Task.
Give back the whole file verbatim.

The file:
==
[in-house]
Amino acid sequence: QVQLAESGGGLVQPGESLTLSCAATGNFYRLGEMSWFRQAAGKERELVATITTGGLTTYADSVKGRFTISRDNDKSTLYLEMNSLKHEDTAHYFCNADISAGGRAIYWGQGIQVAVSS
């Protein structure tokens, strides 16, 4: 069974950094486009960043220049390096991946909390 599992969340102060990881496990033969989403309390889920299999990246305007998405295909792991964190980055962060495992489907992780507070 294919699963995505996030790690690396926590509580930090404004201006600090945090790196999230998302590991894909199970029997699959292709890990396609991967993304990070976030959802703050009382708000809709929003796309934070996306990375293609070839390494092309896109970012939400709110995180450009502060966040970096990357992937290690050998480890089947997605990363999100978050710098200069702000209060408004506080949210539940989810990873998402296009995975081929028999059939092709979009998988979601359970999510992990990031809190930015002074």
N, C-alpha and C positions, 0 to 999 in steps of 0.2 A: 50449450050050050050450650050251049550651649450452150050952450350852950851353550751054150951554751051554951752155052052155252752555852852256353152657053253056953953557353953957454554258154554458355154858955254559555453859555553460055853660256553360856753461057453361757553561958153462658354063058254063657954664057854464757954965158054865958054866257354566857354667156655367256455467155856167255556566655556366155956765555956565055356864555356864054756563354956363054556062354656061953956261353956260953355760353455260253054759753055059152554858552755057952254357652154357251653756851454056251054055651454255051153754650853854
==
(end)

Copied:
[in-house]
Amino acid sequence: QVQLAESGGGLVQPGESLTLSCAATGNFYRLGEMSWFRQAAGKERELVATITTGGLTTYADSVKGRFTISRDNDKSTLYLEMNSLKHEDTAHYFCNADISAGGRAIYWGQGIQVAVSS
């Protein structure tokens, strides 16, 4: 069974950094486009960043220049390096991946909390 599992969340102060990881496990033969989403309390889920299999990246305007998405295909792991964190980055962060495992489907992780507070 294919699963995505996030790690690396926590509580930090404004201006600090945090790196999230998302590991894909199970029997699959292709890990396609991967993304990070976030959802703050009382708000809709929003796309934070996306990375293609070839390494092309896109970012939400709110995180450009502060966040970096990357992937290690050998480890089947997605990363999100978050710098200069702000209060408004506080949210539940989810990873998402296009995975081929028999059939092709979009998988979601359970999510992990990031809190930015002074």
N, C-alpha and C positions, 0 to 999 in steps of 0.2 A: 50449450050050050050450650050251049550651649450452150050952450350852950851353550751054150951554751051554951752155052052155252752555852852256353152657053253056953953557353953957454554258154554458355154858955254559555453859555553460055853660256553360856753461057453361757553561958153462658354063058254063657954664057854464757954965158054865958054866257354566857354667156655367256455467155856167255556566655556366155956765555956565055356864555356864054756563354956363054556062354656061953956261353956260953355760353455260253054759753055059152554858552755057952254357652154357251653756851454056251054055651454255051153754650853854